Friday, July 1, 2011

Statues in Canada

By D. Gordon E. Robertson (Own work) [CC-BY-SA-3.0
( or GFDL
(], via Wikimedia Commons
Happy Canada Day! Today we begin a series of weekly posts about statues and other outdoor public art that might serve as inspiration to Mary on the Green, the project to raise a memorial to Mary Wollstonecraft on Newington Green. The first item in this series is a tea party in Ottawa, which is not at all like the Tea Party in Washington D.C. (Will and Kate, that nice young couple whose recent nuptials were attended by a few zombies, happen to be in Canada for a few days. "The divine right of husbands, like the divine right of kings, may, it is hoped, in this enlightened age, be contested without danger."

The Famous Five
By Eugene M. Finn / National Film Board of Canada [Public domain],
 via Wikimedia Commons
Let us contemplate the example of the Famous Five. It should be noted that most of these activists had views on subjects other than women's rights, including the sort of views that make biographies multi-faceted and celebration problematic. Eugenics, anyone? Quite common at the time. But all of that strays too far from Mary Wollstonecraft, so we shall thankfully skate by, and focus on examples of stimulating public art commemorating remarkable women.

These Famous Five are not the protagonists of the children's adventure stories by Enid Blyton. These Five were activists for women's rights in the early part of the twentieth century. These women, also known as the Valiant Five, took the so-called Persons Case all the way to the Canadian Supreme Court in 1927, and then, when the ruling was not what they wanted, over the water to the British Privy Council. The Justices weighed the evidence and, in October 1929, decided that "women are persons" under the meaning of the relevant act, thus granting them the right to full participation in the political life of their country. It took only a decade for them to be recognised with the plaque depicted here.On the 80th anniversary of the ruling the Five were named Honourary Senators.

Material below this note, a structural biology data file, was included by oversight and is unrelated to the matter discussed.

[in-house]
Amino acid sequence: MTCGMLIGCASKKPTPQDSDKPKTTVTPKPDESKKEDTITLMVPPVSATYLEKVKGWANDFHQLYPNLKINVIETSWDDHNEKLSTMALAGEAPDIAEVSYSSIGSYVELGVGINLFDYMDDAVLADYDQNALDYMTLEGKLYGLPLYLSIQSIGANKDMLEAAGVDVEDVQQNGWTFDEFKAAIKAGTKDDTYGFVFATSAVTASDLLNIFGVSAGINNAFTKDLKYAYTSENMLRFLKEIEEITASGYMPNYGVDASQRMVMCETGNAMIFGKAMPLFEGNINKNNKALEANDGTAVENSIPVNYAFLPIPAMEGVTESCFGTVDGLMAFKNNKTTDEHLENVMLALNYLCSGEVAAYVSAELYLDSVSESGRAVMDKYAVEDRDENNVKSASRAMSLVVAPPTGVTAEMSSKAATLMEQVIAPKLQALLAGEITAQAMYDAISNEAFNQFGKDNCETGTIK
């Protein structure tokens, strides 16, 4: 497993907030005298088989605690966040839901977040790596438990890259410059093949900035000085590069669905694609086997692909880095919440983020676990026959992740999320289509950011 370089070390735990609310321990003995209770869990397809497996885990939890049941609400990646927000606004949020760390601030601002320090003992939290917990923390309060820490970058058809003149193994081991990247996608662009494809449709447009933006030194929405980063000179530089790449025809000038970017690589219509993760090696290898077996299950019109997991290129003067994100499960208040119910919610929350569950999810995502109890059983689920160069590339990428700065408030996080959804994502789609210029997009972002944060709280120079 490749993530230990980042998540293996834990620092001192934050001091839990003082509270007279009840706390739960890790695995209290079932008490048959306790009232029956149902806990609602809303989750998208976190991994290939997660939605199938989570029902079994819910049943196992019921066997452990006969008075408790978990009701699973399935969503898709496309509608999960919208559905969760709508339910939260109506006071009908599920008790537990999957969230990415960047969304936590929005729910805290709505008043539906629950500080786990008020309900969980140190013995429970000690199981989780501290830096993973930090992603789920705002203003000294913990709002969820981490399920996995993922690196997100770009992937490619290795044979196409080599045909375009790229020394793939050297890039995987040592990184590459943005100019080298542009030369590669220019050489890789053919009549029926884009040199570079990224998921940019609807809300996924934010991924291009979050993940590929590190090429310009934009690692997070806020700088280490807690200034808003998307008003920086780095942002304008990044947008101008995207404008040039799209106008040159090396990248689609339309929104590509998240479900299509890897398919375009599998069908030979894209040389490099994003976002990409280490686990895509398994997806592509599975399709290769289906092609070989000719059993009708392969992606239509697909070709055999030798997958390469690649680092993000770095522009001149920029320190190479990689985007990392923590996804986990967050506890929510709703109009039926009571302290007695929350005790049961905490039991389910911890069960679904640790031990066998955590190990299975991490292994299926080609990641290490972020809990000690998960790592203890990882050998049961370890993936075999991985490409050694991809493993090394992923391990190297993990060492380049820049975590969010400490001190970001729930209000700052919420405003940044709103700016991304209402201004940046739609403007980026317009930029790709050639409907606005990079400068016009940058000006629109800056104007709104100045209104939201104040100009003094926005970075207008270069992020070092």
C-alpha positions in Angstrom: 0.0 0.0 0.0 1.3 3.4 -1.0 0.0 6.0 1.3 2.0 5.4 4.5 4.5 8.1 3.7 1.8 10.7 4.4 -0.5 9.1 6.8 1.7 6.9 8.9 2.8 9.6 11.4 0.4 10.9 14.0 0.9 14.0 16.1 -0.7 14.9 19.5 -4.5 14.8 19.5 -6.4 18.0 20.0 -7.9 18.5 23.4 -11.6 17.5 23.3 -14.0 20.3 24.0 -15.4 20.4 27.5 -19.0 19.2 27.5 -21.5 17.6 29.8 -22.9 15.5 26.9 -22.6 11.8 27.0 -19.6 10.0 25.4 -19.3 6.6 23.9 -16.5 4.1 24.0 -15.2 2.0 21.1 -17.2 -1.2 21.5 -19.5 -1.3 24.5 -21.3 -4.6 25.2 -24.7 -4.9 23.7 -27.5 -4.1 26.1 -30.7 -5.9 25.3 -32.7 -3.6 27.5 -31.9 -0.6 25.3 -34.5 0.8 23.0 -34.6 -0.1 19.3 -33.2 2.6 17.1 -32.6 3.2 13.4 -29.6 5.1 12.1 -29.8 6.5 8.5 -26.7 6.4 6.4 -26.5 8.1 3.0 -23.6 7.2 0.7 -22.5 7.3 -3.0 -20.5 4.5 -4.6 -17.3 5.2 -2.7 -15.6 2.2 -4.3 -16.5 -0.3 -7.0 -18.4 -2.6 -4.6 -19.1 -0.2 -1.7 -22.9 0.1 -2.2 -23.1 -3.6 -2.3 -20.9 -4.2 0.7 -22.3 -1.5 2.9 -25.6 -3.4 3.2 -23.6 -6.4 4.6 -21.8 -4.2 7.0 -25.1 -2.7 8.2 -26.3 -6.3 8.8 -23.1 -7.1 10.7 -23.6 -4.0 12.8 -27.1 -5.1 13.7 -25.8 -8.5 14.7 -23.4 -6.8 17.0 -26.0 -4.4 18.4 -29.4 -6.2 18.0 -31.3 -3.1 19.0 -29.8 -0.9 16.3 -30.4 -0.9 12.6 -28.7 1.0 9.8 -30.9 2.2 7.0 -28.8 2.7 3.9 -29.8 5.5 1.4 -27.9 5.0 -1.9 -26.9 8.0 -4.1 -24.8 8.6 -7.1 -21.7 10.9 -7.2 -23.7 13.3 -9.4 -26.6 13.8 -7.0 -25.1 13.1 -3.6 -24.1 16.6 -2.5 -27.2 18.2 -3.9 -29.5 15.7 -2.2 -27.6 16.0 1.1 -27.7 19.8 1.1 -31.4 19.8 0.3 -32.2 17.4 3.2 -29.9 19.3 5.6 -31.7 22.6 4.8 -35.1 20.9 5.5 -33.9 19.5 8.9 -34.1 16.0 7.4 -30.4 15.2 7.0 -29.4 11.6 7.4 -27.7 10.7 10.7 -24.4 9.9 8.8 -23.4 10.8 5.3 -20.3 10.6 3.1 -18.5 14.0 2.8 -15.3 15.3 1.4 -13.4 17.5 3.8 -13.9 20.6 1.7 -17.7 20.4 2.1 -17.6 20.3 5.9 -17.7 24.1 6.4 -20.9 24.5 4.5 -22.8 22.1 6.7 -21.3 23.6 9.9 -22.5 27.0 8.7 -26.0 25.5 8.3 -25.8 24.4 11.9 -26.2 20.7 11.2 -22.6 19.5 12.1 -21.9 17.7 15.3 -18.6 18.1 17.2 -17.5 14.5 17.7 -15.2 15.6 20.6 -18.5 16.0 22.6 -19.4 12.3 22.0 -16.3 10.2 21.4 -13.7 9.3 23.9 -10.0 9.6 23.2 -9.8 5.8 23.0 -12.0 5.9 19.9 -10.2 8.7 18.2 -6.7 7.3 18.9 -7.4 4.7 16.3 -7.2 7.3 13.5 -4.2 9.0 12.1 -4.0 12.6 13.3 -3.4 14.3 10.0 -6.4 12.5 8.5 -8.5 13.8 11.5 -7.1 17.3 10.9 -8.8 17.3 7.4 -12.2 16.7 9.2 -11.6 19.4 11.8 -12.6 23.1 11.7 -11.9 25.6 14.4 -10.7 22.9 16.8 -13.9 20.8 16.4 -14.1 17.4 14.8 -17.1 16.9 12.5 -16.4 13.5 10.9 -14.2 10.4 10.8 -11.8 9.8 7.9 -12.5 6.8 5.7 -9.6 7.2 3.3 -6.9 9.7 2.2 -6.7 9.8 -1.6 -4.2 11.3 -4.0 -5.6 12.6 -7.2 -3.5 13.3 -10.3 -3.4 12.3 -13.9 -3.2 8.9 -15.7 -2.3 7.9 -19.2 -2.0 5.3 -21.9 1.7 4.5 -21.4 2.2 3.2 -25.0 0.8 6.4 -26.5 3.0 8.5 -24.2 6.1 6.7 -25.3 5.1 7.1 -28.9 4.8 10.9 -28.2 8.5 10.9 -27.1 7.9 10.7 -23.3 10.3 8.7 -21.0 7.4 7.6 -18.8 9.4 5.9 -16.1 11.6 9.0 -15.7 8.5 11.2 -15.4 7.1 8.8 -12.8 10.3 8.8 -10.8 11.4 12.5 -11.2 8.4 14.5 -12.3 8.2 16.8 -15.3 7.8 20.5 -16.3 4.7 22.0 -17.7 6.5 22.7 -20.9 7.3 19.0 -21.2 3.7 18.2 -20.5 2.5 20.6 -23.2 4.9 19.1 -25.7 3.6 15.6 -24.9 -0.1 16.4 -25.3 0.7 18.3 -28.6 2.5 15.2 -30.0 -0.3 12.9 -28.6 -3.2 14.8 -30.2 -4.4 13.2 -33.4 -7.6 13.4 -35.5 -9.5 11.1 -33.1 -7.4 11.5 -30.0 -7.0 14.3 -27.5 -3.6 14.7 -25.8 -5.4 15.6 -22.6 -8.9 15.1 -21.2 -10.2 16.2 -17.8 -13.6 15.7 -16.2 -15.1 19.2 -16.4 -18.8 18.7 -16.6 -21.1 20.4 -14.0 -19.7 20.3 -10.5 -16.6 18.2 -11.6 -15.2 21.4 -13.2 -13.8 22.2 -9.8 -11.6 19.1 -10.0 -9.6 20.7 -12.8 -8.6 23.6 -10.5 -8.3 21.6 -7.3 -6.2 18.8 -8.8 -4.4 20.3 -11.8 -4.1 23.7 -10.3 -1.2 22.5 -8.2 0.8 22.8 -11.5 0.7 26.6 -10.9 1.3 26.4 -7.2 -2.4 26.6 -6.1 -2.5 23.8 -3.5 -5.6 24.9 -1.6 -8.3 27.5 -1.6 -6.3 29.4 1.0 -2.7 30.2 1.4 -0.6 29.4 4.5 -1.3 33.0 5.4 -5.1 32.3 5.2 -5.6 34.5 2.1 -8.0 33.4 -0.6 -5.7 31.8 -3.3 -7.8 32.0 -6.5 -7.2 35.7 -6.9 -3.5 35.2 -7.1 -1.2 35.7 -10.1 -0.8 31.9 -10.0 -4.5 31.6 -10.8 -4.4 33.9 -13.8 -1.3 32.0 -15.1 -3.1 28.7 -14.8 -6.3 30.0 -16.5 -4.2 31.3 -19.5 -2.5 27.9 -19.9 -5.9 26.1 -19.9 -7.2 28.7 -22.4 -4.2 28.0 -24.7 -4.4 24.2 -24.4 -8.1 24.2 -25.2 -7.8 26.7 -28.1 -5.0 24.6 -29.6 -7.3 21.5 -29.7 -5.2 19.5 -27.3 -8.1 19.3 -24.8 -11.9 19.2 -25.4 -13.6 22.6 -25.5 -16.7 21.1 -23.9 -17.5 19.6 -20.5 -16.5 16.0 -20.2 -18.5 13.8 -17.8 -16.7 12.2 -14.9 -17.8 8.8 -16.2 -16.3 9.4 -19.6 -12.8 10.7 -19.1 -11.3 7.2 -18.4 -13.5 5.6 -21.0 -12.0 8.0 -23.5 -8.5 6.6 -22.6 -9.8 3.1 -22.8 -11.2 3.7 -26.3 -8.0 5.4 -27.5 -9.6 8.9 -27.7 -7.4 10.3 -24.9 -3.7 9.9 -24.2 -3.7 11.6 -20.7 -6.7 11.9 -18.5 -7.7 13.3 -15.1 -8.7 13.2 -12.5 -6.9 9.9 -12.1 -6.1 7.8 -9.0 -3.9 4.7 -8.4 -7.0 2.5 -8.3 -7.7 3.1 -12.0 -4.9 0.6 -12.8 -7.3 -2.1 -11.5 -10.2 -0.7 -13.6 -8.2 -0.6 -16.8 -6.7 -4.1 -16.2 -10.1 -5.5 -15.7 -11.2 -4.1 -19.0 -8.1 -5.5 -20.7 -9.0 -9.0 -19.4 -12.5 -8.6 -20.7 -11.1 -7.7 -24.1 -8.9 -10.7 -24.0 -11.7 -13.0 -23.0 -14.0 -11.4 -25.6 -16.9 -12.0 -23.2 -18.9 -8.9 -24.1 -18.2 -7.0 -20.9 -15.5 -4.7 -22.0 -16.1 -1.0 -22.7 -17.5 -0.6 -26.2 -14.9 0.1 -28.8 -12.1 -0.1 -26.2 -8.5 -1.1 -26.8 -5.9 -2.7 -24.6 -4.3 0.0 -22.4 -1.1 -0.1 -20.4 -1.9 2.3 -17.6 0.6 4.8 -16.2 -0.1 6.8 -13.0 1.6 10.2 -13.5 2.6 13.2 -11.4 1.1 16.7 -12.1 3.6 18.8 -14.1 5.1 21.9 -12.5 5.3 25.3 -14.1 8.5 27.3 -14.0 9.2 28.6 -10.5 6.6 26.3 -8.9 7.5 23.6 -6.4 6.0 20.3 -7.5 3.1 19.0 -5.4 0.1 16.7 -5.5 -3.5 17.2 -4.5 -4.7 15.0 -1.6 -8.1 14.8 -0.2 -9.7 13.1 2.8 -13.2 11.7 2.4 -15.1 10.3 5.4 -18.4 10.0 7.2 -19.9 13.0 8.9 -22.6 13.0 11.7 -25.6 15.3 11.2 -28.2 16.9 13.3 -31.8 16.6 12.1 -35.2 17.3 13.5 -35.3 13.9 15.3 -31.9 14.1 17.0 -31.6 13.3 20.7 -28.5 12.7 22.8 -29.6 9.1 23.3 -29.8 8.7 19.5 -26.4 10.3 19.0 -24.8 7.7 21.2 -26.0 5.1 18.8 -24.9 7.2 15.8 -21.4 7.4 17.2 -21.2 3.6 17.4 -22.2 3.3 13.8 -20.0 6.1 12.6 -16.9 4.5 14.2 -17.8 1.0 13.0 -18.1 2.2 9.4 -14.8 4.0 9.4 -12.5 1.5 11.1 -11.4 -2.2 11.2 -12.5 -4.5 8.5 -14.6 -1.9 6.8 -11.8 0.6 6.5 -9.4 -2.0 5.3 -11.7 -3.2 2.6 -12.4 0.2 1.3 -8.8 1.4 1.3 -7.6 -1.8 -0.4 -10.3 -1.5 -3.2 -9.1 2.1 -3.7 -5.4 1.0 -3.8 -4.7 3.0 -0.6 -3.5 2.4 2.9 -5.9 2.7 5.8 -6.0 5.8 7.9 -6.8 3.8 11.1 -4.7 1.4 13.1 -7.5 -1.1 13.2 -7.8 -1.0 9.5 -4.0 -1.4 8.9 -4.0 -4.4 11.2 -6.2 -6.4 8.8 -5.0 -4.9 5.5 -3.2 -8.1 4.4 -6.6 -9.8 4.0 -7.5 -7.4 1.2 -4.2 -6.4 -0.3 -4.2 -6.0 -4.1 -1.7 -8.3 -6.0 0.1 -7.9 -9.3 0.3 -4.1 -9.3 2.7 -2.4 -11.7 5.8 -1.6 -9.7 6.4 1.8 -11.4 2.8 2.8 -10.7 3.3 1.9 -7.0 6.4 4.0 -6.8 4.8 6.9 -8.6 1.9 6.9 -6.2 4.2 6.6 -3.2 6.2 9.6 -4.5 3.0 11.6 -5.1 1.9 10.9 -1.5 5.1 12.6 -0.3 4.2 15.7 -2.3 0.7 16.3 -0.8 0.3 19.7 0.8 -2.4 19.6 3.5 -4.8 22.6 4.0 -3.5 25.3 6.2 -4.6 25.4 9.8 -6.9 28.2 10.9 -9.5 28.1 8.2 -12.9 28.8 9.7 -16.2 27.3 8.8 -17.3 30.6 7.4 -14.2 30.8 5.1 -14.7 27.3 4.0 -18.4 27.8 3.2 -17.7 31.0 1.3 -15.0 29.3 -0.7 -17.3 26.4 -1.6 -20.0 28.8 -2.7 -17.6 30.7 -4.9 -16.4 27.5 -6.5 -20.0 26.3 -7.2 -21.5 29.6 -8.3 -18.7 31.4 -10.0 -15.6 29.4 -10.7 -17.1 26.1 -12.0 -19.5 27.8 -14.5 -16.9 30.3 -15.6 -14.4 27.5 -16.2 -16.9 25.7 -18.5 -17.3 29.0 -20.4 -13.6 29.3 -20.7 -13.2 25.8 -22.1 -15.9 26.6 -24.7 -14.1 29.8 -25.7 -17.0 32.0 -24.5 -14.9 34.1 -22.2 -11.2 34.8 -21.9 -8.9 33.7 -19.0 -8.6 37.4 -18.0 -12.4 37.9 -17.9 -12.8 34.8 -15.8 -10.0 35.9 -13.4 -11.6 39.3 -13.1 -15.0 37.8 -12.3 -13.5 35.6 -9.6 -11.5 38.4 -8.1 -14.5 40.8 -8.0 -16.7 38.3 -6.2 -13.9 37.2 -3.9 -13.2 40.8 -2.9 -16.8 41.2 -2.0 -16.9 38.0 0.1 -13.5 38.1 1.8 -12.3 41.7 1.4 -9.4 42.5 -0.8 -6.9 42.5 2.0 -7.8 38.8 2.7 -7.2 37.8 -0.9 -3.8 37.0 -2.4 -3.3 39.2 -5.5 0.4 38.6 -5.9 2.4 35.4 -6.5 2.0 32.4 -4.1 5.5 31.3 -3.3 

The statues in situ
A bronze sculpture of the Five was created by Barbara Paterson, showing them standing and sitting, talking and taking tea. Two 1 and 1/4 life-sized copies exist, one on Parliament Hill in Ottawa and one in downtown Calgary. Last year, a similar group of statues by Helen Granger was unveiled in Winnipeg, outside the Manitoba Legislature.

By Philip Tellis (originally posted to Flickr as Tea Party)  [CC-BY-SA-2.0 
(], via Wikimedia Commons. 
The wooden surface on which the figures stand is level; the seasickness is trick photography.
Here is what the MPs, Senators, researchers, assistants, advisors, lobbyists, librarians, security guards, caterers, cleaners, tour guides, other parliamentary staff, and reporters pass on their way to work in Ottawa. No doubt schoolchildren are taken on pilgrimage, and certainly many tourists make their way there, by accident or on purpose.

When I came upon the group on Parliament Hill for the first time, knowing of the landmark legal case but not of the existence of the statues, they were a lovely surprise. They were being polished by two of the park custodians, with their portable litter bins and hi-viz jackets. I found it poignant to see the two men giving such care and attention to these five women.

The image below is from Olympic Square in Calgary, unveiled in 1999. The young royals are going there too -- to the city, but I doubt if they will be shown the statues.

By User Thivierr on en.wikipedia [Public domain], via Wikimedia Commons

Less well documented is the set of statues in Winnipeg. (There is an article and photo of its unveiling in the Winnipeg Free Press, 18 June 2010.)

The artistic process